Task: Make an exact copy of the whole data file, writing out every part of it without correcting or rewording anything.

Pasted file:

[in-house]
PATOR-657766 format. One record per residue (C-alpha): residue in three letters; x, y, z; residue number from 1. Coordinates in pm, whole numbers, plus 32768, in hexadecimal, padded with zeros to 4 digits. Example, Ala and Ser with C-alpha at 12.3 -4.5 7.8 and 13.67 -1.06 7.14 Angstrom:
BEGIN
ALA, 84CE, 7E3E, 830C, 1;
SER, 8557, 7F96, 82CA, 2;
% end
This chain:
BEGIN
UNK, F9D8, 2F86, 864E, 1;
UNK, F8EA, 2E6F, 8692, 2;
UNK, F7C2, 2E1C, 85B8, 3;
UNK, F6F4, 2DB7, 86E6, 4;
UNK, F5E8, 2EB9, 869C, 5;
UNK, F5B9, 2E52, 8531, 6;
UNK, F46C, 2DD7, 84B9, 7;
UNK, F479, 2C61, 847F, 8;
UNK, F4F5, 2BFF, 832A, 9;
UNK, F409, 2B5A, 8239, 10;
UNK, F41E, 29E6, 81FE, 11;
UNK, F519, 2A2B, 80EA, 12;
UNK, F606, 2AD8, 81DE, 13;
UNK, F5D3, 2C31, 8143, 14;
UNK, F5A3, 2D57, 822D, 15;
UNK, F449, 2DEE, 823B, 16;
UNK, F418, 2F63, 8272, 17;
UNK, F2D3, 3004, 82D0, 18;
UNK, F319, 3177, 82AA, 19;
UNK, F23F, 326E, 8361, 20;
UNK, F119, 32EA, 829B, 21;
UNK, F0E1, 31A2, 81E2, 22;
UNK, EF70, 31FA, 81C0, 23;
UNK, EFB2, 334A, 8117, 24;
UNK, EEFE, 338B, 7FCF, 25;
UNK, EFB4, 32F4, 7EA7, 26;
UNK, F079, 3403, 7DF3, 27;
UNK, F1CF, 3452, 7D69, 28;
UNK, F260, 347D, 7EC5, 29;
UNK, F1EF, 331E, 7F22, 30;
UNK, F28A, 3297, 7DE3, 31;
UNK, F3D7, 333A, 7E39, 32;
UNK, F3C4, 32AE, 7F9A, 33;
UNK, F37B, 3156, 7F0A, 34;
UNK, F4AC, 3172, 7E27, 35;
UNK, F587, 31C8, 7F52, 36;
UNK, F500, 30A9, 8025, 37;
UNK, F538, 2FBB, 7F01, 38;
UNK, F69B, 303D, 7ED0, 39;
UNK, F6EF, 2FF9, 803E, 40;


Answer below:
[in-house]
PATOR-657766 format. One record per residue (C-alpha): residue in three letters; x, y, z; residue number from 1. Coordinates in pm, whole numbers, plus 32768, in hexadecimal, padded with zeros to 4 digits. Example, Ala and Ser with C-alpha at 12.3 -4.5 7.8 and 13.67 -1.06 7.14 Angstrom:
BEGIN
ALA, 84CE, 7E3E, 830C, 1;
SER, 8557, 7F96, 82CA, 2;
% end
This chain:
BEGIN
UNK, F9D8, 2F86, 864E, 1;
UNK, F8EA, 2E6F, 8692, 2;
UNK, F7C2, 2E1C, 85B8, 3;
UNK, F6F4, 2DB7, 86E6, 4;
UNK, F5E8, 2EB9, 869C, 5;
UNK, F5B9, 2E52, 8531, 6;
UNK, F46C, 2DD7, 84B9, 7;
UNK, F479, 2C61, 847F, 8;
UNK, F4F5, 2BFF, 832A, 9;
UNK, F409, 2B5A, 8239, 10;
UNK, F41E, 29E6, 81FE, 11;
UNK, F519, 2A2B, 80EA, 12;
UNK, F606, 2AD8, 81DE, 13;
UNK, F5D3, 2C31, 8143, 14;
UNK, F5A3, 2D57, 822D, 15;
UNK, F449, 2DEE, 823B, 16;
UNK, F418, 2F63, 8272, 17;
UNK, F2D3, 3004, 82D0, 18;
UNK, F319, 3177, 82AA, 19;
UNK, F23F, 326E, 8361, 20;
UNK, F119, 32EA, 829B, 21;
UNK, F0E1, 31A2, 81E2, 22;
UNK, EF70, 31FA, 81C0, 23;
UNK, EFB2, 334A, 8117, 24;
UNK, EEFE, 338B, 7FCF, 25;
UNK, EFB4, 32F4, 7EA7, 26;
UNK, F079, 3403, 7DF3, 27;
UNK, F1CF, 3452, 7D69, 28;
UNK, F260, 347D, 7EC5, 29;
UNK, F1EF, 331E, 7F22, 30;
UNK, F28A, 3297, 7DE3, 31;
UNK, F3D7, 333A, 7E39, 32;
UNK, F3C4, 32AE, 7F9A, 33;
UNK, F37B, 3156, 7F0A, 34;
UNK, F4AC, 3172, 7E27, 35;
UNK, F587, 31C8, 7F52, 36;
UNK, F500, 30A9, 8025, 37;
UNK, F538, 2FBB, 7F01, 38;
UNK, F69B, 303D, 7ED0, 39;
UNK, F6EF, 2FF9, 803E, 40;